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Have you Started using Amazon Cloud Services?

We’ve kicked off another blog series — this one’s on web apps, or applications that you run inside a web browser, like Firefox or Chrome, rather than as a standalone application. We’re focusing on ways that web apps can act as replacements for separate apps, in order to save you money, time, and most importantly, performance!

Amazon in the Cloud. Get it?

Many inexpensive PCs, especially netbooks, don’t have all that much storage space to speak of. Especially if your machine has a solid state drive rather than a hard drive, you may be looking at only a few gigabytes of storage for everything you have. Plus, hard drives crash, costing you everything. You’re going to want a place to put stuff away from your computer. Also, it would be nice to be able to access the same versions of the same files from multiple PCs.

Amazon Cloud Drive and Amazon Cloud Player were launched the evening of March 28, 2011. Amazon Cloud Drive is cloud-based storage, meaning your files live on the Internet instead of on your computer’s hard drive. You can upload anything you want to their free 5 gigabytes of storage and access it on any PC with an Internet connection, or any Android device. If you happen to purchase an entire album’s worth of MP3 tracks, your storage is bumped up to 20 GB for a year. Albums go on sale all the time, sometimes as low as $3 USD.

Amazon Cloud Player lets you upload MP3s more easily play your entire uploaded MP3 collection from anywhere you have Internet. Any tracks you buy on Amazon MP3 can be saved directly to the cloud, and if you do this, it won’t count toward your 5 GB or 20 GB limit. (Bigger limits are available for more money.)

That last part is the most extraordinary, as until now, there were few / limited solutions for playing the music you own through an Internet connection anywhere you want. Most music streaming apps required being on the same Wi-Fi network as the music itself. Apple and Google have yet to release cloud apps — Amazon has definitely jumped ahead here.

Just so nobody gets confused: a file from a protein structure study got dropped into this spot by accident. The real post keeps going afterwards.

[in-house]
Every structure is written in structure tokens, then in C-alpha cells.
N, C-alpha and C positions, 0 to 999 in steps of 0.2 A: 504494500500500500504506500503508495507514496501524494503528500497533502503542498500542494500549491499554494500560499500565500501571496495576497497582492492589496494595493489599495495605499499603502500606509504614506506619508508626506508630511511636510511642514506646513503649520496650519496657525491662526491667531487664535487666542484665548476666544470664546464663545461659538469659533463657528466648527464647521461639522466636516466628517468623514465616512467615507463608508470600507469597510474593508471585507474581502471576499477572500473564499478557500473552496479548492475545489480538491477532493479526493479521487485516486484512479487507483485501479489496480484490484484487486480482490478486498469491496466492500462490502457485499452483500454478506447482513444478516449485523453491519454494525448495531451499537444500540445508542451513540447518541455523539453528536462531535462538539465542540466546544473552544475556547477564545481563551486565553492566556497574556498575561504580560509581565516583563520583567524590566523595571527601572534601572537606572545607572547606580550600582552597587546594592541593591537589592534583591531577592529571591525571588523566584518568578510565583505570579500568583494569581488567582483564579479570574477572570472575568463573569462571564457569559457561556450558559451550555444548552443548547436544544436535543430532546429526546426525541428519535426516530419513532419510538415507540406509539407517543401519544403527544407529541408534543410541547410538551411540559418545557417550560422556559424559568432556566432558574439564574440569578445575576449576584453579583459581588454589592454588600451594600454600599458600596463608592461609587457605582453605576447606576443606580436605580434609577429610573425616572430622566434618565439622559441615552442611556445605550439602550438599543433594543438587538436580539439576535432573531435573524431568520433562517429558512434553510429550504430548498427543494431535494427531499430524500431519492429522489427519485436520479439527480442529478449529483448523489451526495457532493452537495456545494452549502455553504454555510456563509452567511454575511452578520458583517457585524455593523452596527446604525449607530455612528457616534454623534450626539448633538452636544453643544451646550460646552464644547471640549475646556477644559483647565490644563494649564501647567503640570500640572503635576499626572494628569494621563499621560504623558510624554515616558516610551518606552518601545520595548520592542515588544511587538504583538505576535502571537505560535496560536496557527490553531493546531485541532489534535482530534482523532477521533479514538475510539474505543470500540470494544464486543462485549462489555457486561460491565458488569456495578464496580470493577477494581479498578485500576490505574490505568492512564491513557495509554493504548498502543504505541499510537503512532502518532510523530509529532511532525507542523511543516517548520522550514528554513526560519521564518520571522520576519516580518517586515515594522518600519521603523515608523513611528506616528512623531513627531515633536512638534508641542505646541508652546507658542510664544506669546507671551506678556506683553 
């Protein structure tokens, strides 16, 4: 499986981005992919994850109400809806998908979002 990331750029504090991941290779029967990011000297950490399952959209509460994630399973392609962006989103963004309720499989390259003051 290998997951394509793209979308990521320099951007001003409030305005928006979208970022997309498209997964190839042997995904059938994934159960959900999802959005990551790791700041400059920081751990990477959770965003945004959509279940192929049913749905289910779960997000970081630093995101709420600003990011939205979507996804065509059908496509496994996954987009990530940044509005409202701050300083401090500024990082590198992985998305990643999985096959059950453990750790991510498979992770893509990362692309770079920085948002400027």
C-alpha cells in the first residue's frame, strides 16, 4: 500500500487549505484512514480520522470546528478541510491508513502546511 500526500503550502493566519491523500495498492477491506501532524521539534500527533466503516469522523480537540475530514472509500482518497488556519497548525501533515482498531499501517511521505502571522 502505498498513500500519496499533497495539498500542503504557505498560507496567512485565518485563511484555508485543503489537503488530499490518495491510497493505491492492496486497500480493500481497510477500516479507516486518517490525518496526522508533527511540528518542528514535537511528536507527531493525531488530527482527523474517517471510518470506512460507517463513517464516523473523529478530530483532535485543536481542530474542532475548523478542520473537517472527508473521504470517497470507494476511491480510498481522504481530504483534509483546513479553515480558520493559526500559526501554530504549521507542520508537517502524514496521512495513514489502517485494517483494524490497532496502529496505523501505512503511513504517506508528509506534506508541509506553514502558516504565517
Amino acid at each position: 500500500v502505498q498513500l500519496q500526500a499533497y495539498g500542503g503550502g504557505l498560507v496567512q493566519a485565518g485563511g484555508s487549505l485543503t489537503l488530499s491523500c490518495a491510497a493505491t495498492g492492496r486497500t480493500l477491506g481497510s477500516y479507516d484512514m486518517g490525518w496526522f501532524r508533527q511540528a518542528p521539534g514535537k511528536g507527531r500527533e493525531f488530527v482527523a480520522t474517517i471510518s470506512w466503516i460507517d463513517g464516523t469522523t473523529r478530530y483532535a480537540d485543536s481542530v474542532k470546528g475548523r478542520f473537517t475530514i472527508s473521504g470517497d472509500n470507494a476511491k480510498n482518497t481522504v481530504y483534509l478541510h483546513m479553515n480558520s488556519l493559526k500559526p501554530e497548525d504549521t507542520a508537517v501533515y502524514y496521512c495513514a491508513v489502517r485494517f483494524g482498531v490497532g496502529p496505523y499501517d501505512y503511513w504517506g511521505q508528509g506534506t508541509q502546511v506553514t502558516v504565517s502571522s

Unlike Dropbox and other cloud-based storage solutions, Amazon Cloud Drive isn’t designed to be shared with others. Considering their focus on MP3s, they likely don’t want to facilitate trading music illegally with other people. The point is for a single user to get at their files regardless of the computer they’re on.

It’s also notable that Amazon Cloud Drive and Cloud Player support PCs and Android devices, but not iOS devices like the iPhone or iPad. Plus, you can’t use it to stream other files, like movies; these would have to be downloaded off the cloud and played individually. It remains to be seen if Amazon will add support for iOS or movie streaming in the future.

The Amazon Cloud Drive and Cloud Player don’t use Adobe Flash, so the impact on your PC’s performance should be minimal while they’re running. However, the interface for uploading MP3s within Cloud Player does use Adobe Air, and could cause performance issues on netbooks. Your best bet is to upload your collection of tracks overnight while your PC is idle (making sure your machine doesn’t automatically shut off halfway through).

By offloading music files and other important documents to the cloud, you’ll save storage space, keep your file libraries nicely synced up between computers, and gain a measure of protection in case of data loss. All excellent benefits without any cost.

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